The fact that there are so many separate reasons why students may not want to ask questions in class means that instructors cannot assume that students will ask questions whenever they don't understand the content. Of note, however, is that when a student has a basic understanding of the topic at hand many of the reasons for not asking questions evaporate, and thus we get the counter-intuitive conclusion that students ask more questions when they understand the material better. This also explains Pharyngula's observation that graduate students ask more questions than undergraduates: they're more comfortable with the material and thus many of the reasons for not asking questions don't apply.

Thus, in my view, the way to get questions in class from undergraduates is to cover the material more slowly and in more depth, which allows the students to understand the material and thus begin to ask questions about it. But if we stop using student-asked questions as an indicator of student comprehension, what can we use?
  1. Common sense. We, as instructors, can think back to how long it took us to comprehend the material we are teaching, and we can also logically deduce how long it should take students to understand something (and then probably double that time). The problem here is that we often forget that it took us years (or even decades) to learn what we know, and thus we can't expect a student to gain even a semblance of the same knowledge in 30 minutes.
  2. Ask questions of students. Instead of waiting for students to ask questions, turn the tables around and ask them challenging questions. But don't just wait for a student to raise their hand to answer your question, because then all the reasons above come into play again and you'll only get the one person who understands the question raising their hand. Instead either pick students at random (I co-wrote a program with a friend that did this automatically for me in-class) or ask the entire class the question (e.g. with an in-class response system, or some lower tech format).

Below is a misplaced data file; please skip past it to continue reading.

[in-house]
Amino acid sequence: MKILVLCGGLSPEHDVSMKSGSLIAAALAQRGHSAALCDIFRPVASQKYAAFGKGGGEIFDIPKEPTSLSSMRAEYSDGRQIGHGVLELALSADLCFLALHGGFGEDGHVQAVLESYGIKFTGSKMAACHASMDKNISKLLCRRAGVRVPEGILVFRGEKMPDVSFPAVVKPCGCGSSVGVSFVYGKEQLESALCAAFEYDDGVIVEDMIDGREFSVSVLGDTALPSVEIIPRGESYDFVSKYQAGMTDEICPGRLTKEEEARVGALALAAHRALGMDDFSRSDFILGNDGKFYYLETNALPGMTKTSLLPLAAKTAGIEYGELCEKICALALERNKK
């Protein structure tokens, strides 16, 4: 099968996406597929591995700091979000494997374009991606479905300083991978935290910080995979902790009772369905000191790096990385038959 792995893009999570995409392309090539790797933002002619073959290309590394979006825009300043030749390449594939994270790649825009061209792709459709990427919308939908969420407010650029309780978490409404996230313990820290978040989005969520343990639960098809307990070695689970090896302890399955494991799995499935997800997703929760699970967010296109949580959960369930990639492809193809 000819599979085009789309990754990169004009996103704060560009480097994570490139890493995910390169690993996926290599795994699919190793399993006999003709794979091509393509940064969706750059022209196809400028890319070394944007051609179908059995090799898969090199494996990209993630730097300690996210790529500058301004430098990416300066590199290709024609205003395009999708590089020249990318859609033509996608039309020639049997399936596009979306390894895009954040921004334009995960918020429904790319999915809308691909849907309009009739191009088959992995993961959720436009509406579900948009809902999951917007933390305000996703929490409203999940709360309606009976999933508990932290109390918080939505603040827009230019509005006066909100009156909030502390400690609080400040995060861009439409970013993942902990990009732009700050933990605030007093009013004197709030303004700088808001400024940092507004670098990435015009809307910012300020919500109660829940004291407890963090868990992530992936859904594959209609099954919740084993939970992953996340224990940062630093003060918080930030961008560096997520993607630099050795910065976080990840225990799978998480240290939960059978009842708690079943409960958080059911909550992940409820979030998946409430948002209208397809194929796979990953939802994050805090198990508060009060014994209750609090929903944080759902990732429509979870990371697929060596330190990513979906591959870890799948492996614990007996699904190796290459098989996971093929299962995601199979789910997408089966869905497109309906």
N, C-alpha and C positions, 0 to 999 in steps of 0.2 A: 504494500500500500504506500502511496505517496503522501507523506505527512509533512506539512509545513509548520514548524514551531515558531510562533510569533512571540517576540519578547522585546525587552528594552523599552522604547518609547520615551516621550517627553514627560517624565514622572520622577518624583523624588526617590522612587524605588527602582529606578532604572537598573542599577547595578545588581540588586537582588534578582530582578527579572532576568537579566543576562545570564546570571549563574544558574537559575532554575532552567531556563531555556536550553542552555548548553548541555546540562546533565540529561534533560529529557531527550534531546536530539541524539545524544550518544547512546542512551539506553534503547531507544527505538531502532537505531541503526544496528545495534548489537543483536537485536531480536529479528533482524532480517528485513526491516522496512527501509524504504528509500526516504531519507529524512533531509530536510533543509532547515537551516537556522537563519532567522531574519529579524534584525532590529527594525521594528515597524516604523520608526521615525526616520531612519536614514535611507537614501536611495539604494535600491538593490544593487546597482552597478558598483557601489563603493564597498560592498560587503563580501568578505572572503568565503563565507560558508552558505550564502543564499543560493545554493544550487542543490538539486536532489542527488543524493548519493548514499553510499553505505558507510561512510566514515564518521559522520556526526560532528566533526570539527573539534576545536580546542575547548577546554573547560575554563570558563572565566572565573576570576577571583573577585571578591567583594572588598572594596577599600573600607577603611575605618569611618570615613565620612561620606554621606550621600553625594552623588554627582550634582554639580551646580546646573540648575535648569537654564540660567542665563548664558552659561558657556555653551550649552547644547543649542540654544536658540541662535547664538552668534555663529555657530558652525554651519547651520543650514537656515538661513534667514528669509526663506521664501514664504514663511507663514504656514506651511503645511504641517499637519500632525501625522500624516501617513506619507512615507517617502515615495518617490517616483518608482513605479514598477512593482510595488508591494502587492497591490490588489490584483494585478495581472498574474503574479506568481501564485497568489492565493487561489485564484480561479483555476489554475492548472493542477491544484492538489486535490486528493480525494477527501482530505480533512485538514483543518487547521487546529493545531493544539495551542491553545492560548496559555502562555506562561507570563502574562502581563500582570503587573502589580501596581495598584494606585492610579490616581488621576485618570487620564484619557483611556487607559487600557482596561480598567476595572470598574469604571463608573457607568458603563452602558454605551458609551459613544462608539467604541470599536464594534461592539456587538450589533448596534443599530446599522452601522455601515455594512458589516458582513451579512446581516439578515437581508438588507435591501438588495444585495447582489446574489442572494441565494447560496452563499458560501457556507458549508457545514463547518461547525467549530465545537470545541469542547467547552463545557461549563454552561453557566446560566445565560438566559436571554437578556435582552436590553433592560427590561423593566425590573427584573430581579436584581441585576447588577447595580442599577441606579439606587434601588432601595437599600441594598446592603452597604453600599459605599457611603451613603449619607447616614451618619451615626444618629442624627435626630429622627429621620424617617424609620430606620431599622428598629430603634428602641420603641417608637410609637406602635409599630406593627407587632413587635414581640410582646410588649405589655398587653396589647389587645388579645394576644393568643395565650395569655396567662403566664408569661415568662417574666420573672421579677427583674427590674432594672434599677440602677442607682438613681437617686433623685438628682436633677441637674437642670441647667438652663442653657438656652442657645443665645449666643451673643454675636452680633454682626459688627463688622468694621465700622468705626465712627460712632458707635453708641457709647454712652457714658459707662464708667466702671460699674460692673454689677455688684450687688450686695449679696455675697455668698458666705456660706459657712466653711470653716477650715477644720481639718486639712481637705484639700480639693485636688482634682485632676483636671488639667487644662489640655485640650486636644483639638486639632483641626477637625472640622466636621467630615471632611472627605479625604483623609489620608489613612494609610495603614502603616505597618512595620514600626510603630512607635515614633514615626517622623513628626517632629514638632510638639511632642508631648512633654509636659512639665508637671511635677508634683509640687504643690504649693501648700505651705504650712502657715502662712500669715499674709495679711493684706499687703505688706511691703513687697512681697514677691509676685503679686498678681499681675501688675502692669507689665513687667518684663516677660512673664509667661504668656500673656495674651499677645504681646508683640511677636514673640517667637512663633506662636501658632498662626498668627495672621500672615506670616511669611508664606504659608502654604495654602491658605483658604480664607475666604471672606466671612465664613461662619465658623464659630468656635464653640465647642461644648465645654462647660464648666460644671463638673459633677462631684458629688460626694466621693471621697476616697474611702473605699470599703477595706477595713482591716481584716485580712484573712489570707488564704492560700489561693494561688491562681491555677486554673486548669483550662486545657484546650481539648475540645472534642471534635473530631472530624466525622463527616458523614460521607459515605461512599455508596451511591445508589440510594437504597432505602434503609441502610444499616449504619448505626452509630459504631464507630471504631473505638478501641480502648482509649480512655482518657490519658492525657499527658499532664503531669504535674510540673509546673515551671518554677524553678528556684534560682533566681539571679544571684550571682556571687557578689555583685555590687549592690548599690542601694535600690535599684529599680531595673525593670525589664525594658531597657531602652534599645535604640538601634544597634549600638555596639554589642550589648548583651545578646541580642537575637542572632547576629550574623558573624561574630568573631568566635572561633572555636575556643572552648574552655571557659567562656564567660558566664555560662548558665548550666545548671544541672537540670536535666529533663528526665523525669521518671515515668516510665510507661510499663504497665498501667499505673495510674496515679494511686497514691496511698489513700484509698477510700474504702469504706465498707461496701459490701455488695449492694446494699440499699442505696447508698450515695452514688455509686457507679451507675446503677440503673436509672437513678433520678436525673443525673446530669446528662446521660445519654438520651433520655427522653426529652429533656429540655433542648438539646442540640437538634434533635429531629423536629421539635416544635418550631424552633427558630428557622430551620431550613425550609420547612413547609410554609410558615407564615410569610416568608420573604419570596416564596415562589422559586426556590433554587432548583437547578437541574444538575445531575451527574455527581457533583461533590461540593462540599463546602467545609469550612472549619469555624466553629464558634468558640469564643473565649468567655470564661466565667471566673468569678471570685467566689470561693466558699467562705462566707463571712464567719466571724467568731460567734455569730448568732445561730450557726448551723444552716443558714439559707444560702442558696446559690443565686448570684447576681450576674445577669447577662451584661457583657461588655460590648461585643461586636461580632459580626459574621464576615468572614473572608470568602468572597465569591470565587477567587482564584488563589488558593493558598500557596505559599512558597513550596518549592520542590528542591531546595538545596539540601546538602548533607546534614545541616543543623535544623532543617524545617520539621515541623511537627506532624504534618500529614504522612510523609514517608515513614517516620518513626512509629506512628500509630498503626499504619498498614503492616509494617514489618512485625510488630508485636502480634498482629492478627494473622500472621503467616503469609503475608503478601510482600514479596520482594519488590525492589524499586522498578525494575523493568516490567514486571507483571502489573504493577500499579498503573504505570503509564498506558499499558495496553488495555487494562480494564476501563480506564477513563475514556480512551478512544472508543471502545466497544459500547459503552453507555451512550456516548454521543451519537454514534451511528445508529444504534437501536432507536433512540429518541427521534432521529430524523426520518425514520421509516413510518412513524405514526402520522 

3. If you do insist on waiting for questions from the class (or asking the rather horrid question, "Does anyone have any questions?"), then strongly consider interpreting a lack of questions as a lack of understanding, and cover the topic again.
  4. Base your time-on-topic on end of the semester evaluations. At the end of each semester I ask every student which topic I should rework in the next semester and why. I then rework the section(s) that are most frequently listed, generally giving them more time.